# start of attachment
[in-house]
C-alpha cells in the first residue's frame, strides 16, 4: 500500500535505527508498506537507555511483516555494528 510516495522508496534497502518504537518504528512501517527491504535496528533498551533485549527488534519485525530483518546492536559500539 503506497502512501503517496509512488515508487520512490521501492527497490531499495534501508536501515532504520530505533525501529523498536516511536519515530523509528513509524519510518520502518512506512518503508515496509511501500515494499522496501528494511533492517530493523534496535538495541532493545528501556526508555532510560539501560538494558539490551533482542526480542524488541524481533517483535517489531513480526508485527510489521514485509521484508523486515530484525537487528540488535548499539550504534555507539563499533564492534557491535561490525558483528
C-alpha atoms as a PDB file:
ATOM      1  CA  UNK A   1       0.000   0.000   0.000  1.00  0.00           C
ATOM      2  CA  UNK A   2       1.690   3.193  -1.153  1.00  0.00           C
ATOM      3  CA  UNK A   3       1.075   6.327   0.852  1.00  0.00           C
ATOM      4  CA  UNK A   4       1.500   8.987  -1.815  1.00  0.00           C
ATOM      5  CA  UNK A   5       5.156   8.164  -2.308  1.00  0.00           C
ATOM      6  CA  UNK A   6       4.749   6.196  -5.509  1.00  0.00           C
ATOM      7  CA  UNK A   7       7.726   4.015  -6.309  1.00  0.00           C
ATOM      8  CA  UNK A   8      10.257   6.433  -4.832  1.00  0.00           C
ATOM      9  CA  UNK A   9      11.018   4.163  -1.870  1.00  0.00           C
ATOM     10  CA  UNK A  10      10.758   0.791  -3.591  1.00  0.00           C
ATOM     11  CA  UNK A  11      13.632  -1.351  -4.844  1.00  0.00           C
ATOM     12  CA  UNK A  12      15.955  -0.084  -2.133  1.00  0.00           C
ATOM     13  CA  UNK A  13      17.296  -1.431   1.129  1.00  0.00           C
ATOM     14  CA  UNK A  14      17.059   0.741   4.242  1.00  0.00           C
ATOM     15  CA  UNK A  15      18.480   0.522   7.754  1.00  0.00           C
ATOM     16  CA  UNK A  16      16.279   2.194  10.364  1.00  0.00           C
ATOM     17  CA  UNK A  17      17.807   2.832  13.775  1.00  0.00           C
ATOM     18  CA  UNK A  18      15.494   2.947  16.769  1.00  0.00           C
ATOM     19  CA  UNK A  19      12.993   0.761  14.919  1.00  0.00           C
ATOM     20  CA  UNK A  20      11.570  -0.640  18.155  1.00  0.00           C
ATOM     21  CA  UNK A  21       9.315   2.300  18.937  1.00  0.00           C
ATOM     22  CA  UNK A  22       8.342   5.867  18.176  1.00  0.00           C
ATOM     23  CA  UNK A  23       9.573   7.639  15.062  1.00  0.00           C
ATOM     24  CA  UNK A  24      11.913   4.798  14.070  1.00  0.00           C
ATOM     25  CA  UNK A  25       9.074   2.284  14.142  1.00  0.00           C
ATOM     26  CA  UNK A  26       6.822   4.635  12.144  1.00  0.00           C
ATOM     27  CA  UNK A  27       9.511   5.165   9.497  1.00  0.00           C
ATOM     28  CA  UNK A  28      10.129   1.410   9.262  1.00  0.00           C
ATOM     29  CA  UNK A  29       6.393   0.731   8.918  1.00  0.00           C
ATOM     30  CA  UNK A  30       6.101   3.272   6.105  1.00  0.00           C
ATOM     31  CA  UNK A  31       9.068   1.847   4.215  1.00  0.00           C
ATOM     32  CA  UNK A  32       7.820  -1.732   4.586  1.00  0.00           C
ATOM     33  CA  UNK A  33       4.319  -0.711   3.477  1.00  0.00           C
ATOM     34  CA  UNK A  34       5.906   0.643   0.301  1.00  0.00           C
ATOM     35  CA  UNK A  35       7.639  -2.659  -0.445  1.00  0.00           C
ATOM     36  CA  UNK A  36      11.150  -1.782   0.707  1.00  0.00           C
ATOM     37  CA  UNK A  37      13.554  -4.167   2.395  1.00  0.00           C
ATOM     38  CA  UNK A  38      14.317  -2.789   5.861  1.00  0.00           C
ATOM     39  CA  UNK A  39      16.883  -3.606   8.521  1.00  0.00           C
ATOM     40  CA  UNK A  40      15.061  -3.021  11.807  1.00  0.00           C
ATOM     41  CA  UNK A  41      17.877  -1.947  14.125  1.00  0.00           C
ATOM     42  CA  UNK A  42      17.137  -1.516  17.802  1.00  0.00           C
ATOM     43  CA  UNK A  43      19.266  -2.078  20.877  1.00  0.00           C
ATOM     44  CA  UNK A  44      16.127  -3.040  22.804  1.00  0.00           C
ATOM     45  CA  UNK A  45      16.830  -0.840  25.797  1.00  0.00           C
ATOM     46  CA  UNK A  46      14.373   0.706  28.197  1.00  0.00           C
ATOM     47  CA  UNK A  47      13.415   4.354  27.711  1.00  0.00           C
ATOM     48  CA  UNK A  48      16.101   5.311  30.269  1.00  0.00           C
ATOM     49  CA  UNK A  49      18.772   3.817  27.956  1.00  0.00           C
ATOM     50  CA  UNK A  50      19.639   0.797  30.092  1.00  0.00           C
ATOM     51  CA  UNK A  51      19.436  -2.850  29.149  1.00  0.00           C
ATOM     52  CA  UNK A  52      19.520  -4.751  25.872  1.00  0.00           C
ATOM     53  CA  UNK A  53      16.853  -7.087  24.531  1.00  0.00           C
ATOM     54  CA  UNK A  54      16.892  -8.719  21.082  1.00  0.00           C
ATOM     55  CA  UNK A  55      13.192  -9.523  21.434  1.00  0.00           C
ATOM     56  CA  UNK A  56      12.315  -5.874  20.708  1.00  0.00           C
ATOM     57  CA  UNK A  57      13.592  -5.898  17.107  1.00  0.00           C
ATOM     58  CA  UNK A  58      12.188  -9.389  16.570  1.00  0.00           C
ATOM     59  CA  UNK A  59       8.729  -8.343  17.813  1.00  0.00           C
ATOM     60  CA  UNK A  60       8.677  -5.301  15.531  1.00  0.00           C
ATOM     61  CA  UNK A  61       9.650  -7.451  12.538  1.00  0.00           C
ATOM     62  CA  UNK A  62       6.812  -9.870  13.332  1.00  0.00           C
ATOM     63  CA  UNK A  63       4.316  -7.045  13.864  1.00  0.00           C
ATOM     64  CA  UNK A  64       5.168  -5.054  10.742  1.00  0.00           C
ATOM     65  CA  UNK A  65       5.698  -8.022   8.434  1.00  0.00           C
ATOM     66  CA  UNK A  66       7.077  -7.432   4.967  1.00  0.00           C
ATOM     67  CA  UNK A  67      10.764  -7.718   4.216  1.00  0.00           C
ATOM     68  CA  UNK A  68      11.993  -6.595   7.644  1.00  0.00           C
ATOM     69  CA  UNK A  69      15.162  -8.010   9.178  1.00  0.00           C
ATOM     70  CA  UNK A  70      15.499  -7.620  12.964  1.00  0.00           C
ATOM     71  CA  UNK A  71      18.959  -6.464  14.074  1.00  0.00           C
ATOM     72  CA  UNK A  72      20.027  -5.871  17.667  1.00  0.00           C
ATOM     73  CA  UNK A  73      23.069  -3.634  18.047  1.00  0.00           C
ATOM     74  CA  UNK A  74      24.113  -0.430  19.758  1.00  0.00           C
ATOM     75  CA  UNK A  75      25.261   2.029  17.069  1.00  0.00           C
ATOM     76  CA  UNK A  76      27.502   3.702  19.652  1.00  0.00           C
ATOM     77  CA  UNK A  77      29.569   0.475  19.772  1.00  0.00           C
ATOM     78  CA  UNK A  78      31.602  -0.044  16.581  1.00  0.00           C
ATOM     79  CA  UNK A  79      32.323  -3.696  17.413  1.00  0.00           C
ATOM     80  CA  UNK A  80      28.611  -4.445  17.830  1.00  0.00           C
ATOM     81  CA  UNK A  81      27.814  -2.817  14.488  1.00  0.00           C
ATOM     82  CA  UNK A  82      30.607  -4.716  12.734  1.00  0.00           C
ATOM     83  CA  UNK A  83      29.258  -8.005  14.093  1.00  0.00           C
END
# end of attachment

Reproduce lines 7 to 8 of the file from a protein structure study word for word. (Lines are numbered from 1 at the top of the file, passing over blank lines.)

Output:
ATOM      4  CA  UNK A   4       1.500   8.987  -1.815  1.00  0.00           C
ATOM      5  CA  UNK A   5       5.156   8.164  -2.308  1.00  0.00           C